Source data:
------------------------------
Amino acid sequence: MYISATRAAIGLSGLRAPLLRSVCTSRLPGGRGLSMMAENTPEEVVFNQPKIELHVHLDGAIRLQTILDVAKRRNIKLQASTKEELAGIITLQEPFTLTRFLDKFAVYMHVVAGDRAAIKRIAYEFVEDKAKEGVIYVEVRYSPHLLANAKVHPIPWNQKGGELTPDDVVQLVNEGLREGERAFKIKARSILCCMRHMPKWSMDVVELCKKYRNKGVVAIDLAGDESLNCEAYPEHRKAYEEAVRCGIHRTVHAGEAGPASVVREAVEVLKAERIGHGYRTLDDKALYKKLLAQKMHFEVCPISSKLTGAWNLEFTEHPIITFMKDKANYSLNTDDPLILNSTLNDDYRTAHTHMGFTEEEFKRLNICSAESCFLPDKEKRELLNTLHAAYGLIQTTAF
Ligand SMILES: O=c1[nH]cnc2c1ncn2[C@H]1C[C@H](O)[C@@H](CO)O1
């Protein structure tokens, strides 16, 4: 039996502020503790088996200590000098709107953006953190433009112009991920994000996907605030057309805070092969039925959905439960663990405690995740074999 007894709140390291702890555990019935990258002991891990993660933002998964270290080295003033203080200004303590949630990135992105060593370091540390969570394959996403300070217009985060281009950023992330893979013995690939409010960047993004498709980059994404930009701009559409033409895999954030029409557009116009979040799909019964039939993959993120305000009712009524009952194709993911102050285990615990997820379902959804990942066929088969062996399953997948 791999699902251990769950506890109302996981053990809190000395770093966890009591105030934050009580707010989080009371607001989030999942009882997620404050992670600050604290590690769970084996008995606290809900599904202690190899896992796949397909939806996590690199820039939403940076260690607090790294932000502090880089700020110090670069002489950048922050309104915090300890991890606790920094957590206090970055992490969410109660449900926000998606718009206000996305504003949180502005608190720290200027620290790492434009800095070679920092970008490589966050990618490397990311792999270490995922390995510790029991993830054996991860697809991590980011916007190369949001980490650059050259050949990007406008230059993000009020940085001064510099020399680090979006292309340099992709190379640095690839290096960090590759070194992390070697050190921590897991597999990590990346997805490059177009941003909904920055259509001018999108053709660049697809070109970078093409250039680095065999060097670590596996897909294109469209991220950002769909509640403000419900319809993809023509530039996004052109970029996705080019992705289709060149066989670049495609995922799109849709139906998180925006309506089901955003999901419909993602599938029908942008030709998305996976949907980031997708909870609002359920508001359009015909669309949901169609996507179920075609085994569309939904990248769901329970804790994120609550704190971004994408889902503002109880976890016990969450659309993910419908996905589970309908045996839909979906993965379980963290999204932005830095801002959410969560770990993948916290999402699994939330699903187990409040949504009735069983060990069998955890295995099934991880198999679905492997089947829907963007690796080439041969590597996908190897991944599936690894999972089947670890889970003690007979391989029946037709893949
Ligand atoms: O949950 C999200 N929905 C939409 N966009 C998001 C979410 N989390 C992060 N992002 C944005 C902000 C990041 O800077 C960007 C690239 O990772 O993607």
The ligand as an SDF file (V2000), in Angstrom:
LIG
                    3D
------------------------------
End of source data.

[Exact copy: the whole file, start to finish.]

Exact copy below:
Amino acid sequence: MYISATRAAIGLSGLRAPLLRSVCTSRLPGGRGLSMMAENTPEEVVFNQPKIELHVHLDGAIRLQTILDVAKRRNIKLQASTKEELAGIITLQEPFTLTRFLDKFAVYMHVVAGDRAAIKRIAYEFVEDKAKEGVIYVEVRYSPHLLANAKVHPIPWNQKGGELTPDDVVQLVNEGLREGERAFKIKARSILCCMRHMPKWSMDVVELCKKYRNKGVVAIDLAGDESLNCEAYPEHRKAYEEAVRCGIHRTVHAGEAGPASVVREAVEVLKAERIGHGYRTLDDKALYKKLLAQKMHFEVCPISSKLTGAWNLEFTEHPIITFMKDKANYSLNTDDPLILNSTLNDDYRTAHTHMGFTEEEFKRLNICSAESCFLPDKEKRELLNTLHAAYGLIQTTAF
Ligand SMILES: O=c1[nH]cnc2c1ncn2[C@H]1C[C@H](O)[C@@H](CO)O1
């Protein structure tokens, strides 16, 4: 039996502020503790088996200590000098709107953006953190433009112009991920994000996907605030057309805070092969039925959905439960663990405690995740074999 007894709140390291702890555990019935990258002991891990993660933002998964270290080295003033203080200004303590949630990135992105060593370091540390969570394959996403300070217009985060281009950023992330893979013995690939409010960047993004498709980059994404930009701009559409033409895999954030029409557009116009979040799909019964039939993959993120305000009712009524009952194709993911102050285990615990997820379902959804990942066929088969062996399953997948 791999699902251990769950506890109302996981053990809190000395770093966890009591105030934050009580707010989080009371607001989030999942009882997620404050992670600050604290590690769970084996008995606290809900599904202690190899896992796949397909939806996590690199820039939403940076260690607090790294932000502090880089700020110090670069002489950048922050309104915090300890991890606790920094957590206090970055992490969410109660449900926000998606718009206000996305504003949180502005608190720290200027620290790492434009800095070679920092970008490589966050990618490397990311792999270490995922390995510790029991993830054996991860697809991590980011916007190369949001980490650059050259050949990007406008230059993000009020940085001064510099020399680090979006292309340099992709190379640095690839290096960090590759070194992390070697050190921590897991597999990590990346997805490059177009941003909904920055259509001018999108053709660049697809070109970078093409250039680095065999060097670590596996897909294109469209991220950002769909509640403000419900319809993809023509530039996004052109970029996705080019992705289709060149066989670049495609995922799109849709139906998180925006309506089901955003999901419909993602599938029908942008030709998305996976949907980031997708909870609002359920508001359009015909669309949901169609996507179920075609085994569309939904990248769901329970804790994120609550704190971004994408889902503002109880976890016990969450659309993910419908996905589970309908045996839909979906993965379980963290999204932005830095801002959410969560770990993948916290999402699994939330699903187990409040949504009735069983060990069998955890295995099934991880198999679905492997089947829907963007690796080439041969590597996908190897991944599936690894999972089947670890889970003690007979391989029946037709893949
Ligand atoms: O949950 C999200 N929905 C939409 N966009 C998001 C979410 N989390 C992060 N992002 C944005 C902000 C990041 O800077 C960007 C690239 O990772 O993607």
The ligand as an SDF file (V2000), in Angstrom:
LIG
                    3D